President Biden has announced that all U.S. combat troops will be out of Afghanistan by 9/11 of this year. So why is the Pentagon budget increasing? Only in America do wars end and war budgets go up.
Arguing against Biden’s pullout plan, more than a few commentators have expressed concern about the status and safety of Afghan women under Taliban rule. As if America went to war to secure the rights of women in Afghanistan. So, I’d like to ask these commentators, what about the status and safety of women in America? What about equal pay? What about protecting women from domestic violence and other forms of assault? What about reproductive rights for women? Before you pontificate about securing rights for Afghan women, you should work to secure them for American women.
Speaking of which: Are these commentators in favor of the Equal Rights Amendment for women?
Speaking of which: Are these commentators in favor of a $15 federal minimum wage? Because a boost in the federal minimum wage will help women and minorities, who are more likely than white men to be stuck in low-paying jobs
It’s unlikely that the Afghan War will end on 9/11. It’s just being turned over to the mercs, spooks, and drones. In other words, private military contractors (mercenaries), the CIA (spooks), and bombing via remotely-piloted aerial vehicles (drones).
A friend of mine has a theory. As long as Americans have plenty of cheap 70-inch TV screens available to them, as well as plenty of tawdry and violent entertainment, they couldn’t care less about the Afghan War and similar issues. I think he’s right. All these gigantic screens remind me of “Fahrenheit 451.” Except in our future, the “firemen” won’t have to burn the books since no one will want to read them.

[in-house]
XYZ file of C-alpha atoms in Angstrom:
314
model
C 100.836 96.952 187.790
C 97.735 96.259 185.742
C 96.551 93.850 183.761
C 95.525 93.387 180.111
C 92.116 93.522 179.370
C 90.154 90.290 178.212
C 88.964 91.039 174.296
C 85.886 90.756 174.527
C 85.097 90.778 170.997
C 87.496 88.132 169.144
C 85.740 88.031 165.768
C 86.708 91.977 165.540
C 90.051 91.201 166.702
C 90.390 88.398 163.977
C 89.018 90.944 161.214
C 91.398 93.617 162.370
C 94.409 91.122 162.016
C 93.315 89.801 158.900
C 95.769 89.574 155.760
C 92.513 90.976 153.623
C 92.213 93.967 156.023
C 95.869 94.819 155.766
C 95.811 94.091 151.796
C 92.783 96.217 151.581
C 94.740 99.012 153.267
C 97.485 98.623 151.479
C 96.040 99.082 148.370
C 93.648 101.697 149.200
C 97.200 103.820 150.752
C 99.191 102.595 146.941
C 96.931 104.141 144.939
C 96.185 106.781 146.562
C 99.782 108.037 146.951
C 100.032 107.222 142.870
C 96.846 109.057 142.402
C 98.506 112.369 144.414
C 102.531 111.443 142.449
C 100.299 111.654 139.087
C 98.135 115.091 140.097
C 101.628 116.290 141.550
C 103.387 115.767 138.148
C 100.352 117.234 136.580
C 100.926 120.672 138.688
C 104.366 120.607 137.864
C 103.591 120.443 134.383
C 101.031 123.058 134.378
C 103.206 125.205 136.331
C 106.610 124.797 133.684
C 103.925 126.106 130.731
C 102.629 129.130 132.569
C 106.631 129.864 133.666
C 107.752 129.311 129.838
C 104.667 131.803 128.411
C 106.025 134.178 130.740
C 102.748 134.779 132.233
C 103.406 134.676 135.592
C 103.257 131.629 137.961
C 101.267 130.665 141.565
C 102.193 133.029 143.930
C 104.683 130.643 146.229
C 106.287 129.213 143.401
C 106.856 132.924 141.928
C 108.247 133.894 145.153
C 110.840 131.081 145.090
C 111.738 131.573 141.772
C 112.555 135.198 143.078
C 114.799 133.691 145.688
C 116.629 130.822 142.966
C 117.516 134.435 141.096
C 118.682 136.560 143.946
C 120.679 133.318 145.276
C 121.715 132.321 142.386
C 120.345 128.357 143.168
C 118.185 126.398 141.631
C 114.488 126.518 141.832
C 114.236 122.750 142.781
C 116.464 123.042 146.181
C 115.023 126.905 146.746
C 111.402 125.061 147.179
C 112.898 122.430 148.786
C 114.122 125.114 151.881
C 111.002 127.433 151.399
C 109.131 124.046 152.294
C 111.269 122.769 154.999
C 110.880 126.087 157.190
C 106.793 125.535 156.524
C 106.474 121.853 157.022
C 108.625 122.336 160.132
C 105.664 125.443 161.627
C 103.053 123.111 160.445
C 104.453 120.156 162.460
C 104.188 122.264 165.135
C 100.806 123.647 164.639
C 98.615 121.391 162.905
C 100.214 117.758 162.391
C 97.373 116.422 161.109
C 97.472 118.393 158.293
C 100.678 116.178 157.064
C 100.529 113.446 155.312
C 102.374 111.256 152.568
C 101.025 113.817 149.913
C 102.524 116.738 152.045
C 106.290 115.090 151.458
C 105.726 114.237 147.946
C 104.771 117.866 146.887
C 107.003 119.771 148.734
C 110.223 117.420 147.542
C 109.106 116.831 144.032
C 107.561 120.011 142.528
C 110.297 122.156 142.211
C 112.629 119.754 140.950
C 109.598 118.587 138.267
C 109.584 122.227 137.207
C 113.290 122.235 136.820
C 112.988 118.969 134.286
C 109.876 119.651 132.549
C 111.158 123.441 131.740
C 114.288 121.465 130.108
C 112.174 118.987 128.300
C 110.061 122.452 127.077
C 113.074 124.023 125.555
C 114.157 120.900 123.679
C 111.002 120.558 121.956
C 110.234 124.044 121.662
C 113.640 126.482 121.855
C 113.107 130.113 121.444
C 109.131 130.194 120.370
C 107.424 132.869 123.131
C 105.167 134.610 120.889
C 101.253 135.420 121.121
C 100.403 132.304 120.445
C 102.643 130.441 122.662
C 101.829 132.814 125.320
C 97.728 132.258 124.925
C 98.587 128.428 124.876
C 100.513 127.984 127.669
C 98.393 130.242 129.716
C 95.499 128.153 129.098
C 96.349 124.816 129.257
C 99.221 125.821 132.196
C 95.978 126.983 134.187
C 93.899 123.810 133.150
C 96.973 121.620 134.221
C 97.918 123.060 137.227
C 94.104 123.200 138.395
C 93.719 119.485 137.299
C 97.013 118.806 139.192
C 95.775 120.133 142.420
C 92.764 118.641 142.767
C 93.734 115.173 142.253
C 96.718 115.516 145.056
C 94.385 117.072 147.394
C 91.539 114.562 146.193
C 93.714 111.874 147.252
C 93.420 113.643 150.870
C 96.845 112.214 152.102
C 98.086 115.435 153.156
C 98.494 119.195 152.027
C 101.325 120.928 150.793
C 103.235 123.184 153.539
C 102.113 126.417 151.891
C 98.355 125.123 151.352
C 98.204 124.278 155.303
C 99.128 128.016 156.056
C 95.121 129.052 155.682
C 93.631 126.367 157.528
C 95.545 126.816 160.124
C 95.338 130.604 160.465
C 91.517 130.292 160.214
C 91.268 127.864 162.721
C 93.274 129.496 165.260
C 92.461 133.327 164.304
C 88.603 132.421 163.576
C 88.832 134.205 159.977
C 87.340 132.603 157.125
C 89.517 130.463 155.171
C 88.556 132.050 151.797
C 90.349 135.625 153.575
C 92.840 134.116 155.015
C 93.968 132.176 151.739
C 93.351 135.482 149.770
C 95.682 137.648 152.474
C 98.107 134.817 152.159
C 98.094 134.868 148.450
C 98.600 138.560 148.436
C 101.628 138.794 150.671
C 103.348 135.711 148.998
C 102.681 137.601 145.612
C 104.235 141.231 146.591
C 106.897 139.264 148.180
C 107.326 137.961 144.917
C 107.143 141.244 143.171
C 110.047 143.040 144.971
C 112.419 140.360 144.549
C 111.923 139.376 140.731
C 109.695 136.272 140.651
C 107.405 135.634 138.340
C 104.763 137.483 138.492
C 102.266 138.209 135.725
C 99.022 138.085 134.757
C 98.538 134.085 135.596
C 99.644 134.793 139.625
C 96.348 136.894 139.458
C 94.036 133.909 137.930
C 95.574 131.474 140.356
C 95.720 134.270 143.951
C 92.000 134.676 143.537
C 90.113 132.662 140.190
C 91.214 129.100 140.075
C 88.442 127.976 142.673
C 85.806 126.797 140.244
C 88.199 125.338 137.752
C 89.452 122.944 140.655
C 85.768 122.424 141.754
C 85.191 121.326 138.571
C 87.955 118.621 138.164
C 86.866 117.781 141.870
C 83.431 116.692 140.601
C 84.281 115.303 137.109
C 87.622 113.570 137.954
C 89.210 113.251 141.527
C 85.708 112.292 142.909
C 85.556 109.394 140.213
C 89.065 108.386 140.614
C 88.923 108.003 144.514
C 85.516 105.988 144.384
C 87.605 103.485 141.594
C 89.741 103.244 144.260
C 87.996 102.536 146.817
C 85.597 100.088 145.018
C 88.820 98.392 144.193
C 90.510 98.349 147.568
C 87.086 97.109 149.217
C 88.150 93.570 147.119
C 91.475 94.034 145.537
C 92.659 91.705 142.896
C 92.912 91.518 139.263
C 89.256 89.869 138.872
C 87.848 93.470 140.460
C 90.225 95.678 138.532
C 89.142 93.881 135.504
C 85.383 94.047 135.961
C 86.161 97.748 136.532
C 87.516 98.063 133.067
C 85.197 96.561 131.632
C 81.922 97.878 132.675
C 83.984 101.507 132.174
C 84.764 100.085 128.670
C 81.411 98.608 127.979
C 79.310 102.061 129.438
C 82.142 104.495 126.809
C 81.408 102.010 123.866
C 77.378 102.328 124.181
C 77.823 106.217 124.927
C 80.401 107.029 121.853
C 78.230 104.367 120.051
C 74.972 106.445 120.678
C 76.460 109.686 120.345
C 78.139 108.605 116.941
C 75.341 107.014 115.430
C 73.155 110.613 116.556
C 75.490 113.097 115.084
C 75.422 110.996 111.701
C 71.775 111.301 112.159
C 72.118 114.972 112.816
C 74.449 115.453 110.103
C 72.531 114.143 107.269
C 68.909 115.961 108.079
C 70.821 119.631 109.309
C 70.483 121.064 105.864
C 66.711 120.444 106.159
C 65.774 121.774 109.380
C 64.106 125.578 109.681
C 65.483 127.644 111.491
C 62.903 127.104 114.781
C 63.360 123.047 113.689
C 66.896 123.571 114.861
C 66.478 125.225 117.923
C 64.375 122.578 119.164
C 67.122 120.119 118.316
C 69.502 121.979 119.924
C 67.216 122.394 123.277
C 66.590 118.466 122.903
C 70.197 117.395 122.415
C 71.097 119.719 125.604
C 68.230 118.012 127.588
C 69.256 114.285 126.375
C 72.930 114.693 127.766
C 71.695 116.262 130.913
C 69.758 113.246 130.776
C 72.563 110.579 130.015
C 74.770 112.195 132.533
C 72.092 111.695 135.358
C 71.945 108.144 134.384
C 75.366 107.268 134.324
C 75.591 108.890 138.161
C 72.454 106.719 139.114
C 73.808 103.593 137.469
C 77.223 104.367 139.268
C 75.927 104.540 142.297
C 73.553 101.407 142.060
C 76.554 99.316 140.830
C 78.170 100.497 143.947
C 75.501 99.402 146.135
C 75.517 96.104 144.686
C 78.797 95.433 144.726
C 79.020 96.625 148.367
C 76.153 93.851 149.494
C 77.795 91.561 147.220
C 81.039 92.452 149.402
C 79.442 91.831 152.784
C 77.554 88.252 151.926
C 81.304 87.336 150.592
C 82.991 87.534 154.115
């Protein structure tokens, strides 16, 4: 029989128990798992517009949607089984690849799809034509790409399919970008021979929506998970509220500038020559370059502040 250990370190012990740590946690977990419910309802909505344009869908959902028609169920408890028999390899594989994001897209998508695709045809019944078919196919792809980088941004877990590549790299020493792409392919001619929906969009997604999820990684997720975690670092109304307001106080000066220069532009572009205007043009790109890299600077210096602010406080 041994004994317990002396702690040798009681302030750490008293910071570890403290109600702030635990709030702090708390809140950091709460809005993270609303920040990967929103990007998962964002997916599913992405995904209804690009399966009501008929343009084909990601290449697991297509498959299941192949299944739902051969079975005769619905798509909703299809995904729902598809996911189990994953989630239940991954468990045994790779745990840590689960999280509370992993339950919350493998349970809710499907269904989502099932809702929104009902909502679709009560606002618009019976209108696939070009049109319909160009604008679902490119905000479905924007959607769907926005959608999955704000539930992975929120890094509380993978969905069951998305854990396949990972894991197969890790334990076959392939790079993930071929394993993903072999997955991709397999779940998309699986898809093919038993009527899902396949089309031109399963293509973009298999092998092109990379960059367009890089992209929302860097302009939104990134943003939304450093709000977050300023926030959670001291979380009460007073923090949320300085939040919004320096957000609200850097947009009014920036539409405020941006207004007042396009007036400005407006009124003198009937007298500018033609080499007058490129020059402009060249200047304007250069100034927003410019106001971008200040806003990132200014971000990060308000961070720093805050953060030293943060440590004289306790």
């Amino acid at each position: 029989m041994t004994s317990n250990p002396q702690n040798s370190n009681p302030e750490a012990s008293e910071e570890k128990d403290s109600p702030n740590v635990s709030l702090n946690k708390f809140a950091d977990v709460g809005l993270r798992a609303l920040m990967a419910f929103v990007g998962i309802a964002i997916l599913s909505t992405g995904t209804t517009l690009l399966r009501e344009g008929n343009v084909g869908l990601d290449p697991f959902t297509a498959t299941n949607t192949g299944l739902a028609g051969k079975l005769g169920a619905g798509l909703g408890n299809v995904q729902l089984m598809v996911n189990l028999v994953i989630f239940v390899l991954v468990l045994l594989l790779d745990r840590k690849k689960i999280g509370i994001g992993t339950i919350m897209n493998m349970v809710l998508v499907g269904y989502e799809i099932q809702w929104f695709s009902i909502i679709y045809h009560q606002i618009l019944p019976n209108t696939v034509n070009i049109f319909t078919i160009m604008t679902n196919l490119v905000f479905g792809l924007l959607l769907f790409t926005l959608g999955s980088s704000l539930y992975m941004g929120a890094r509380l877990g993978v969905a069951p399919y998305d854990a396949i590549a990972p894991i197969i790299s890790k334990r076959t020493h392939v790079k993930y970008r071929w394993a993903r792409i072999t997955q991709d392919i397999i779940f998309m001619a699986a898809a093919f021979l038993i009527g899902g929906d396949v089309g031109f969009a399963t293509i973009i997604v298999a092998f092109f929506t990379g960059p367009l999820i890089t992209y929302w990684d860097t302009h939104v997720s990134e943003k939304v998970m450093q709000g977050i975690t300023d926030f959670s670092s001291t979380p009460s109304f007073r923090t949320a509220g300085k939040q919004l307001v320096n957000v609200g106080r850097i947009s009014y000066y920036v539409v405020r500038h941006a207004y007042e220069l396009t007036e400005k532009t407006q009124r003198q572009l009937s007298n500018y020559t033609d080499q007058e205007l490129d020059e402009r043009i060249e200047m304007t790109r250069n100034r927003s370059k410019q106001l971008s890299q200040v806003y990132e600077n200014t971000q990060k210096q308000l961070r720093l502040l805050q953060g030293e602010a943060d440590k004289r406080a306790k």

America’s “defense” experts always tout various “gaps” that we must fill with more weapons to counter our imagined enemies. We’ve had bomber and missile gaps in our past, and the movie “Dr Strangelove” famously imagined a “mine shaft gap.” Today we hear about cyberwar, hypersonic missiles, and the like, yet the biggest and most dangerous gap that America has is empathy. It’s shown quite well by this profane cartoon, sent along by a friend:
Back in 2019, here’s what I wrote about America’s empathy gap: Despite our size, we are a remarkably insular nation and suffer from a serious empathy gap when it comes to understanding foreign cultures and peoples or what we’re actually doing to them. Even our globetrotting troops, when not fighting and killing foreigners in battle, often stay on vast bases, referred to in the military as “Little Americas,” complete with familiar stores, fast food, you name it. Wherever we go, there we are, eating our big burgers, driving our big trucks, wielding our big guns, and dropping our very big bombs. But what those bombs do, whom they hurt or kill, whom they displace from their homes and lives, these are things that Americans turn out to care remarkably little about.
Perhaps that’s because we’re too enthralled with our new 80-inch super-high-def TV. Want to play a (war) game?